After a 10 month interplanetary journey to Mars, Curiosity will plummet through the atmosphere and fire up the rocket powered descent stage and ‘Sky Crane’ to safely touchdown astride a layered mountain at the Gale Crater landing site in August 2012.

Curiosity has 10 science instruments to search for evidence about whether Mars has had environments favorable for microbial life, including the chemical ingredients for life. The unique rover will use a laser to look inside rocks and release the gasses so that its spectrometer can analyze and send the data back to Earth.

Complete Coverage of Curiosity – NASA’s Next Mars Rover launching 26 Nov. 2011

Read continuing features about Curiosity by Ken Kremer starting here:

NASA’s Curiosity Set to Search for Signs of Martian Life
Curiosity Rover Bolted to Atlas Rocket – In Search of Martian Microbial Habitats
Closing the Clamshell on a Martian Curiosity
Curiosity Buttoned Up for Martian Voyage in Search of Life’s Ingredients
Assembling Curiosity’s Rocket to Mars
Encapsulating Curiosity for Martian Flight Test
Dramatic New NASA Animation Depicts Next Mars Rover in Action
Packing a Mars Rover for the Trip to Florida; Time Lapse Video
Test Roving NASA’s Curiosity on Earth

NASA’s Curiosity Set to Search for Signs of Martian Life

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Nov 19 Update: MSL launch delayed 24 h to Nov. 26 – details later

In just 7 days, Earth’s most advanced robotic roving emissary will liftoff from Florida on a fantastic journey to the Red Planet and the search for extraterrestrial life will take a quantum leap forward. Scientists are thrilled that the noble endeavor of the rover Curiosity is finally at hand after seven years of painstaking work.

NASA’s Curiosity Mars Science Laboratory (MSL) rover is vastly more capable than any other roving vehicle ever sent to the surface of another celestial body. Mars is the most Earth-like planet in our Solar System and a prime target to investigate for the genesis of life beyond our home planet.

Curiosity is all buttoned up inside an aeroshell at a seaside launch pad atop an Atlas V rocket and final preparations are underway at the Florida Space Coast leading to a morning liftoff at 10:25 a.m. EST on Nov. 25, the day after the Thanksgiving holiday.

MSL is ready to go,” said Doug McCuistion, director of the Mars Exploration Program at NASA Headquarters in Washington, at a media briefing. “It’s a momentous occasion. We’re just thrilled that we’re at this point.”

“Curiosity is ‘Seeking the Signs of Life’, but is not a life detection mission. It is equipped with state-of-the-art science instruments.”

This oblique view of Gale Crater shows the landing site and the mound of layered rocks that NASA's Mars Science Laboratory will investigate. The landing site is in the smooth area in front of the mound. Image credit: NASA/JPL-Caltech/ASU/UA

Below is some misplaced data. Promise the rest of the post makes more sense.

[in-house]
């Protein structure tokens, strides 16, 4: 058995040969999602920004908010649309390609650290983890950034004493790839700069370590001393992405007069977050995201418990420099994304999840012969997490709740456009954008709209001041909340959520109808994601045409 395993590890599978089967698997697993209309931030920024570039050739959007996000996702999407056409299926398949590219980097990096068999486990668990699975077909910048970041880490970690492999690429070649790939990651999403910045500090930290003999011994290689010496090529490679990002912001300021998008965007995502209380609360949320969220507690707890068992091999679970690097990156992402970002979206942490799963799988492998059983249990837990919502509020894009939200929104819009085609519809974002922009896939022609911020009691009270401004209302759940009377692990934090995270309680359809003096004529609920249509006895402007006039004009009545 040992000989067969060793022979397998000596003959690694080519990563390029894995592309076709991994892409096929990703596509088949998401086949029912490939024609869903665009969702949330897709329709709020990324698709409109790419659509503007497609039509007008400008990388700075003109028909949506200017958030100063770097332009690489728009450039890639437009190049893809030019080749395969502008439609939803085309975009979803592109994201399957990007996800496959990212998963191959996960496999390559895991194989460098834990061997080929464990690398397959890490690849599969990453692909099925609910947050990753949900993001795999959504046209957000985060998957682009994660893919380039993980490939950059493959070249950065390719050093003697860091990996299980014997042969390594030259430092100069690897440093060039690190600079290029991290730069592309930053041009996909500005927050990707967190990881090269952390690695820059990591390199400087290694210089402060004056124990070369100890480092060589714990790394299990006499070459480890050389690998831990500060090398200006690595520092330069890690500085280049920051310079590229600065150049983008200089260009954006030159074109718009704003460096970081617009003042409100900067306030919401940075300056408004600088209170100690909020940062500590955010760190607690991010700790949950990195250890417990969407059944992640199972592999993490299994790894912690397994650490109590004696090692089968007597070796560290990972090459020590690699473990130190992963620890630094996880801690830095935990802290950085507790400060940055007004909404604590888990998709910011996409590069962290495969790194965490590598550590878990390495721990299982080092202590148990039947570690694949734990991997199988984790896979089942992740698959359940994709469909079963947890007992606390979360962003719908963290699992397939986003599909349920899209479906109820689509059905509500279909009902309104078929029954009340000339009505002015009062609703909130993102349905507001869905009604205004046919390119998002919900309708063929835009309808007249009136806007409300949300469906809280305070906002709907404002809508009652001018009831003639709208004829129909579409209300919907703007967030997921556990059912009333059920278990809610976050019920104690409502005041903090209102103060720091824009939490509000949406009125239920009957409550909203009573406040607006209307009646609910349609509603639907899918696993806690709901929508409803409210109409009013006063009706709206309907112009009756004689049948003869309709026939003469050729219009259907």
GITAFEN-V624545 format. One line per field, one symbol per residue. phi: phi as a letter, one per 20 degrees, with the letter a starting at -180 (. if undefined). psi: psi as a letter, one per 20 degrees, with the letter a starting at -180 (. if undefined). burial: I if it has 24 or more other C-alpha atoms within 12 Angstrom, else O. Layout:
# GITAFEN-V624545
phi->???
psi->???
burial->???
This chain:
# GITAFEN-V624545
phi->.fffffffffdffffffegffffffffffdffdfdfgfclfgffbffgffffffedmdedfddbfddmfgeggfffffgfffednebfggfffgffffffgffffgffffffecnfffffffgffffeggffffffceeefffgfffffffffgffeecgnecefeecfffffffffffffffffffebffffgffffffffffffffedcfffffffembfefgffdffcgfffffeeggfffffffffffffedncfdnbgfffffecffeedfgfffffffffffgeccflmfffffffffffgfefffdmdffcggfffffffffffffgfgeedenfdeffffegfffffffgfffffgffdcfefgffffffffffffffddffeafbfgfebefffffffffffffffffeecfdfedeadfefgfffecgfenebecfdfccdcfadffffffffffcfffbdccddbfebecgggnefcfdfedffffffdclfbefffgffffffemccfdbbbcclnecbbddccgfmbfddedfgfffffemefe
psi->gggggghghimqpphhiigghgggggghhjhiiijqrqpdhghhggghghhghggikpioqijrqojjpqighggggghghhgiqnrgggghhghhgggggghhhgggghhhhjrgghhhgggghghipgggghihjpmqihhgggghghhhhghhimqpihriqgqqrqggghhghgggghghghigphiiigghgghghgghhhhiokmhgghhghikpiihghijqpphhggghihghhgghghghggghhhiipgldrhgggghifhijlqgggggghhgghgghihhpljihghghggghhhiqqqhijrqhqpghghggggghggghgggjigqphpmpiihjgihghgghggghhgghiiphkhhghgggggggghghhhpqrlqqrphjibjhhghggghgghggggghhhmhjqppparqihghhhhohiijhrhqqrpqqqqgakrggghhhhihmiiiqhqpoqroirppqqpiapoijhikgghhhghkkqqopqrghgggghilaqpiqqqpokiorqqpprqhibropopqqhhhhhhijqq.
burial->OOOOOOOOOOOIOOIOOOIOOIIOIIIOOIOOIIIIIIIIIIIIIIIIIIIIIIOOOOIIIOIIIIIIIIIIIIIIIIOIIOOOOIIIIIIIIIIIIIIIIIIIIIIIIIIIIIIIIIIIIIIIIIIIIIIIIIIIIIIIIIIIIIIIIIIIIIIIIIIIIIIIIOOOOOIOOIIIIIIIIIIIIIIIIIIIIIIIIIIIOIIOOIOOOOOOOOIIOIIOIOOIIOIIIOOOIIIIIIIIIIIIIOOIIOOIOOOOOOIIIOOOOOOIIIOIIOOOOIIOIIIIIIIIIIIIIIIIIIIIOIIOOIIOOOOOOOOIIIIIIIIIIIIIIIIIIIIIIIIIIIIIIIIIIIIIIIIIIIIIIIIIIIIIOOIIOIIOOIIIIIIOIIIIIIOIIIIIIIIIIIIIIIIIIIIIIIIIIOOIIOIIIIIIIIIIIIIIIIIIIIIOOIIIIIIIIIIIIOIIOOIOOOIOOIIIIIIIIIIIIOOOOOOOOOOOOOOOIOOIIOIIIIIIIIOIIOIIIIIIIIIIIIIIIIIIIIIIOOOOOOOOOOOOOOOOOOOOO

“It’s not your father’s rover. It’s a 2000 pound machine that’s over 6 feet tall – truly a wonder of engineering,” McCuistion stated.

“Curiosity is the best of US imagination and US innovation. And we have partners from France, Canada, Germany, Russia and Spain.”

“Curiosity sits squarely in the middle of our two decade long strategic plan of Mars exploration and will bridge the gap scientifically and technically from the past decade to the next decade.”

Mars Science Laboratory builds upon the improved understanding about Mars gained from current and recent missions,” said McCuistion. “This mission advances technologies and science that will move us toward missions to return samples from and eventually send humans to Mars.”

Curiosity Mars Science Laboratory Rover - inside the Cleanroom at KSC. Credit: Ken Kremer

The car sized rover is due to arrive at Mars in August 2012 and land inside Gale Crater near the base of a towering and layered Martian mountain, some 5 kilometers (3 miles) high. Gale Crater is 154 km (96 mi) in diameter.

The landing site was chosen because it offers multiple locations with different types of geologic environments that are potentially habitable and may have preserved evidence about the development of microbial life, if it ever formed.

Gale Crater is believed to contain clays and hydrated minerals that formed in liquid water eons ago and over billions of years in time. Water is an essential prerequisite for the genesis of life as we know it.

NASA's most advanced mobile robotic laboratory, the Mars Science Laboratory carrying the Curiosity rover, is set to launch atop an Atlas V rocket at 10:25 a.m. EST on Nov. 25 on a mission to examine one of the most intriguing areas on Mars at Gale crater. Credit: NASA

The one ton robot is a behemoth, measuring 3 meters (10 ft) in length and is nearly twice the size and five times as heavy as NASA’s prior set of twin rovers – Spirit and Opportunity.